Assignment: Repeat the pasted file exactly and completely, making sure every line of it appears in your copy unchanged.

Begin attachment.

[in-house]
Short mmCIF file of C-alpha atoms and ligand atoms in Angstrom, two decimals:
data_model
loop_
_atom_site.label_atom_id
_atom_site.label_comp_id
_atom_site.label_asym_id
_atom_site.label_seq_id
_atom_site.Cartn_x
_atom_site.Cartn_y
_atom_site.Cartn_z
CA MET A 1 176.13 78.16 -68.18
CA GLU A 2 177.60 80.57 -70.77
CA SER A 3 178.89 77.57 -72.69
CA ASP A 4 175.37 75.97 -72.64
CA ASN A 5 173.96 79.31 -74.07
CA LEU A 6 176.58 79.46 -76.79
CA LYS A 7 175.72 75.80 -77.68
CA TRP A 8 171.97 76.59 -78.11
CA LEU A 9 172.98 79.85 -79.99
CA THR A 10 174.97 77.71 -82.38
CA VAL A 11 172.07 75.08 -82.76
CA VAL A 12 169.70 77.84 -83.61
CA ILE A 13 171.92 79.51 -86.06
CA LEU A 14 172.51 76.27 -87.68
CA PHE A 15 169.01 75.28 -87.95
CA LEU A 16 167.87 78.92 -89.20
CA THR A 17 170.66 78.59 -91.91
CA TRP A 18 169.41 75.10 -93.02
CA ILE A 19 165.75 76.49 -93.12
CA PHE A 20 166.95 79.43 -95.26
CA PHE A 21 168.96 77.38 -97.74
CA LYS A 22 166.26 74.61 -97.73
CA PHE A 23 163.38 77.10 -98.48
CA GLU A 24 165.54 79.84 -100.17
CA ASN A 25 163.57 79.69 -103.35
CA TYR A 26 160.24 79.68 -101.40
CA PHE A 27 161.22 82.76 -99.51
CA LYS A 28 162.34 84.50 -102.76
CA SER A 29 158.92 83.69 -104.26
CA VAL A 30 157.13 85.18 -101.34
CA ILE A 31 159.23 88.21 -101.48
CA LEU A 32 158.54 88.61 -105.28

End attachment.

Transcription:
[in-house]
Short mmCIF file of C-alpha atoms and ligand atoms in Angstrom, two decimals:
data_model
loop_
_atom_site.label_atom_id
_atom_site.label_comp_id
_atom_site.label_asym_id
_atom_site.label_seq_id
_atom_site.Cartn_x
_atom_site.Cartn_y
_atom_site.Cartn_z
CA MET A 1 176.13 78.16 -68.18
CA GLU A 2 177.60 80.57 -70.77
CA SER A 3 178.89 77.57 -72.69
CA ASP A 4 175.37 75.97 -72.64
CA ASN A 5 173.96 79.31 -74.07
CA LEU A 6 176.58 79.46 -76.79
CA LYS A 7 175.72 75.80 -77.68
CA TRP A 8 171.97 76.59 -78.11
CA LEU A 9 172.98 79.85 -79.99
CA THR A 10 174.97 77.71 -82.38
CA VAL A 11 172.07 75.08 -82.76
CA VAL A 12 169.70 77.84 -83.61
CA ILE A 13 171.92 79.51 -86.06
CA LEU A 14 172.51 76.27 -87.68
CA PHE A 15 169.01 75.28 -87.95
CA LEU A 16 167.87 78.92 -89.20
CA THR A 17 170.66 78.59 -91.91
CA TRP A 18 169.41 75.10 -93.02
CA ILE A 19 165.75 76.49 -93.12
CA PHE A 20 166.95 79.43 -95.26
CA PHE A 21 168.96 77.38 -97.74
CA LYS A 22 166.26 74.61 -97.73
CA PHE A 23 163.38 77.10 -98.48
CA GLU A 24 165.54 79.84 -100.17
CA ASN A 25 163.57 79.69 -103.35
CA TYR A 26 160.24 79.68 -101.40
CA PHE A 27 161.22 82.76 -99.51
CA LYS A 28 162.34 84.50 -102.76
CA SER A 29 158.92 83.69 -104.26
CA VAL A 30 157.13 85.18 -101.34
CA ILE A 31 159.23 88.21 -101.48
CA LEU A 32 158.54 88.61 -105.28